Keeping an Eye Out for the System in Systemic Reform

The U.S. Department of Education has encouraged alignment across different grant programs, including Race to the Top and School Improvement Grants. The challenge for states will be to move very quickly to refine, or in some cases create, a coherent, aligned, and systemic theory of improvement that puts teaching and learning in the center and aligns with federal, district, and local stakeholder priorities. Equally important, these theories of improvement must be translated into operational plans and implemented at record speed to meet the ambitious goals that states have set for themselves.

Much of this work will be focused on high schools—transforming high schools into organizations that prepare all students for college and career. This transformation signals a dramatic departure from “business as usual” and there’s no tried-and-true roadmap for doing this and certainly not at the scale of a district- or state-wide initiative. And, the stakes are particularly high for high schools—high school achievement has not improved, achievement gaps grow over time and are the greatest in high school, behaviors problems and absenteeism peak in high school, and the costs of dropping out of high school for students and society are incredibly high.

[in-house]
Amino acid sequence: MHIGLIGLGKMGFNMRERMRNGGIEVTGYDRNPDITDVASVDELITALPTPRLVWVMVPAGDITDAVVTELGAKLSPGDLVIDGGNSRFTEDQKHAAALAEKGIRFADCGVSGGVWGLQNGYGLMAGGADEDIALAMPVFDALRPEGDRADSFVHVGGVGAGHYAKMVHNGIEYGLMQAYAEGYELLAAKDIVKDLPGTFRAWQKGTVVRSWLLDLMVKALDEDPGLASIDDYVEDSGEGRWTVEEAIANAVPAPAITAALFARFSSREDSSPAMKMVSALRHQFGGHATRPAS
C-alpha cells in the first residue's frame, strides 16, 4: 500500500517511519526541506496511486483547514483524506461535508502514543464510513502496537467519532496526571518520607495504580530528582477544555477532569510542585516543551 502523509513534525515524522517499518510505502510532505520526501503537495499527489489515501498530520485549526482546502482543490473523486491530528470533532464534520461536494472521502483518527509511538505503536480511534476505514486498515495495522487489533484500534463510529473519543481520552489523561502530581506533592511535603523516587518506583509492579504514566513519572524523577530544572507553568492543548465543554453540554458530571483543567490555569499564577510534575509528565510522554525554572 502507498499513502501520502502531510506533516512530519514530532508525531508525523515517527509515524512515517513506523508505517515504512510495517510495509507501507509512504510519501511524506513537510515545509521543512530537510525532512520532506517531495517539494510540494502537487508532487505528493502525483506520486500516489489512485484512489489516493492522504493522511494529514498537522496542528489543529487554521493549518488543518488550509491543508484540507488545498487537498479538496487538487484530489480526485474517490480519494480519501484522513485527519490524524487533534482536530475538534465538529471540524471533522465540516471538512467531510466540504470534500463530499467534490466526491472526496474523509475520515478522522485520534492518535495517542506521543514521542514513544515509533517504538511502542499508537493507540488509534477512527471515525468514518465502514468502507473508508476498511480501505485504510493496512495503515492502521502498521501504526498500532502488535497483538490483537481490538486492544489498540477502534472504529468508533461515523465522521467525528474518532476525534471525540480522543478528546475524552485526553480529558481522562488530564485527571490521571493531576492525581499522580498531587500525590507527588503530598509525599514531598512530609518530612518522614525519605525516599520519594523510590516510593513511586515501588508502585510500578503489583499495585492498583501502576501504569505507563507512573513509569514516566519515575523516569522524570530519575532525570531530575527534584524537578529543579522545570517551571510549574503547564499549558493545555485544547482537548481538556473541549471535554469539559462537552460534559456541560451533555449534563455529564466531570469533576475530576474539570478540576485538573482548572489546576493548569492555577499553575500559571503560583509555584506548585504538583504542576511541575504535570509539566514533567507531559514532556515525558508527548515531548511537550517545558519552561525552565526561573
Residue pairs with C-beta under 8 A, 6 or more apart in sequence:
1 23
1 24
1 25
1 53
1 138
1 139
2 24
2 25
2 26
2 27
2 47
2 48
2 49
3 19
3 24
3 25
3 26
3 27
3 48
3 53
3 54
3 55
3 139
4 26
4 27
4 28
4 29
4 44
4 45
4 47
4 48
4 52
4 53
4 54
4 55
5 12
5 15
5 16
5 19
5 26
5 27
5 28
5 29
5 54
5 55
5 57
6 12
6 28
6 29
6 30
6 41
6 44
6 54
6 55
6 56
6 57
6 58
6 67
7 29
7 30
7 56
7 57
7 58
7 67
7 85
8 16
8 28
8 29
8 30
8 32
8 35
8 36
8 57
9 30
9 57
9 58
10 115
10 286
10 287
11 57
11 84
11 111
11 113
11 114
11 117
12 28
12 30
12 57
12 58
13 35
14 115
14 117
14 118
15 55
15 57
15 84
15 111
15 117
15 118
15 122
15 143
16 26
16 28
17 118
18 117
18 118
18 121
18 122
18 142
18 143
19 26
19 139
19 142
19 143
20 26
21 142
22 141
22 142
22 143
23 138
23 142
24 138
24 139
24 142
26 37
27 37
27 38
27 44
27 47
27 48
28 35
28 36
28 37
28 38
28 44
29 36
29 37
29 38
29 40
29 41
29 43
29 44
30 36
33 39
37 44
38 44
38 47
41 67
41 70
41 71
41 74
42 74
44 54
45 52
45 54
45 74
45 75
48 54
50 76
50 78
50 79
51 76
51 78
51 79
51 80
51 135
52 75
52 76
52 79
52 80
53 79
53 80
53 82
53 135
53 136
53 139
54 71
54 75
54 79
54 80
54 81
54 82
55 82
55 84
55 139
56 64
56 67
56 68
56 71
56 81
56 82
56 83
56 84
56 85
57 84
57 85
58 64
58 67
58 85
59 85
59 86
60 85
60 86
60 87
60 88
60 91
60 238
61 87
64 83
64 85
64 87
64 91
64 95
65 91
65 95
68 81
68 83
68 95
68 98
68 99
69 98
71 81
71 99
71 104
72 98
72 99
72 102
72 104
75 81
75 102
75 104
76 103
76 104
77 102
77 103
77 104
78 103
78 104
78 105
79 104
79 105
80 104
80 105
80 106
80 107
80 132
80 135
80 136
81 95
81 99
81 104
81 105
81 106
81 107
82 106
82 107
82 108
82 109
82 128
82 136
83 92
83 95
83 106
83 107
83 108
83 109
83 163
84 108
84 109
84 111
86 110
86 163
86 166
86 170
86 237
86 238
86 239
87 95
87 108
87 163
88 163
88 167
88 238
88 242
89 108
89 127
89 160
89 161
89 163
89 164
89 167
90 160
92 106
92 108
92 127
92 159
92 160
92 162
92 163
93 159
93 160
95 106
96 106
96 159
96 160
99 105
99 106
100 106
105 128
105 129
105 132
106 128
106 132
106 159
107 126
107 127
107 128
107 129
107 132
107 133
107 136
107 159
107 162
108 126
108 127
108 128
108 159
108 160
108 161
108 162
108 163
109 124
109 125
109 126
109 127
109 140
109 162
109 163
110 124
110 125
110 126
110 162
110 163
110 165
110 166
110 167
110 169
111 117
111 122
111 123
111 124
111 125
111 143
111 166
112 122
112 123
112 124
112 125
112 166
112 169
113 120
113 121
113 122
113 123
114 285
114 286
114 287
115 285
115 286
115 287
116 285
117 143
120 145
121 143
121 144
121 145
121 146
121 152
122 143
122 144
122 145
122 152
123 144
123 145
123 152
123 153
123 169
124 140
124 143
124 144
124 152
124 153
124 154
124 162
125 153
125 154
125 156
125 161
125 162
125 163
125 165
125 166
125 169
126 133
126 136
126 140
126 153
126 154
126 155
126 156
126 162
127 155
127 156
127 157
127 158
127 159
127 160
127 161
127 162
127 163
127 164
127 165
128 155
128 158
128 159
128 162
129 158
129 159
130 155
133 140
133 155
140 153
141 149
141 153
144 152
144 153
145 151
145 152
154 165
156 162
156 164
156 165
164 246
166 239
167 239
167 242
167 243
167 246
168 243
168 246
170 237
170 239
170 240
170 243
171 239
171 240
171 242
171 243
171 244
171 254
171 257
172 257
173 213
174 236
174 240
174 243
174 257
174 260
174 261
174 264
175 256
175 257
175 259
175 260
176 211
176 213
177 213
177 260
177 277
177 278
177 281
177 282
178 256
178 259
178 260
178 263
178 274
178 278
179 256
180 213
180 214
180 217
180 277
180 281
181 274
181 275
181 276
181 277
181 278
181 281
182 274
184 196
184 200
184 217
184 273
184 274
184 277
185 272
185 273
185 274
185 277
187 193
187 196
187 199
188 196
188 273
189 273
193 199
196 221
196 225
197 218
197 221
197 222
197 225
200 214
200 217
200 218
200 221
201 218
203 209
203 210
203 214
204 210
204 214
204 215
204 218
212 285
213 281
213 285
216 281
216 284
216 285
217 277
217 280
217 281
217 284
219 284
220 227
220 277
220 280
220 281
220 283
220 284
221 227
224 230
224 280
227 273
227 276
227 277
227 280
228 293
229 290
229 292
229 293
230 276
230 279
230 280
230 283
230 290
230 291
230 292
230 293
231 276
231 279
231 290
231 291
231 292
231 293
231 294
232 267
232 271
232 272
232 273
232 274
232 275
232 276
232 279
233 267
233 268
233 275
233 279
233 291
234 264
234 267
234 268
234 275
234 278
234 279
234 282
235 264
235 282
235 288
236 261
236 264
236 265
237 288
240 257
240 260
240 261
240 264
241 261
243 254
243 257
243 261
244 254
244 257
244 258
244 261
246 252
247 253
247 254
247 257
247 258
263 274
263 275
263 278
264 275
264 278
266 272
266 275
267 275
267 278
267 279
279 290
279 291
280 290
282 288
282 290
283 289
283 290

Through case studies of five Broad-Prize winning districts, Heather Zavadsky[1] paints vivid pictures of “the system” in diverse settings, describing management principles affecting the instructional core and alignment of education components toward the goal of improving teaching and learning.  Rather than identifying specific programs or pedagogical techniques, Zavadsky[2] describes the systems that support teaching and learning and that have created the conditions for taking school improvement to scale in these districts.

As we watch states and districts develop and implement their plans for high school improvement, we will be searching for the “system” in their systemic reform initiatives and examining the coherence of their plans and their processes for rolling them out.

 

Note: This blog post was originally authored under the auspices of the National High School Center at the American Institutes for Research (AIR). The National High School Center’s blog, High School Matters, which ran until March 2013, provided an objective perspective on the latest research, issues, and events that affected high school improvement. The CCRS Center plans to continue relevant work originally developed under the National High School Center grant. National High School Center blog posts that pertain to CCRS Center issues are included on this website as a resource to our stakeholders.


[1] Zavadsky, H. (2009). Bringing School Reform to Scale. Cambridge, MA: Harvard Education Press

[2] Zavadsky was project manager for the selection process from 2003-06 for the National Center for Educational Achievement (a partner of the National High School Center) and used NCEA’s Best Practice Framework to guide her analysis and description of implementation and scale up of school improvements. To see NCEA’s application of the Best Practice Framework for high schools, please see: Report on Key Practices and Policies of Consistently Higher Performing High Schools

 

 

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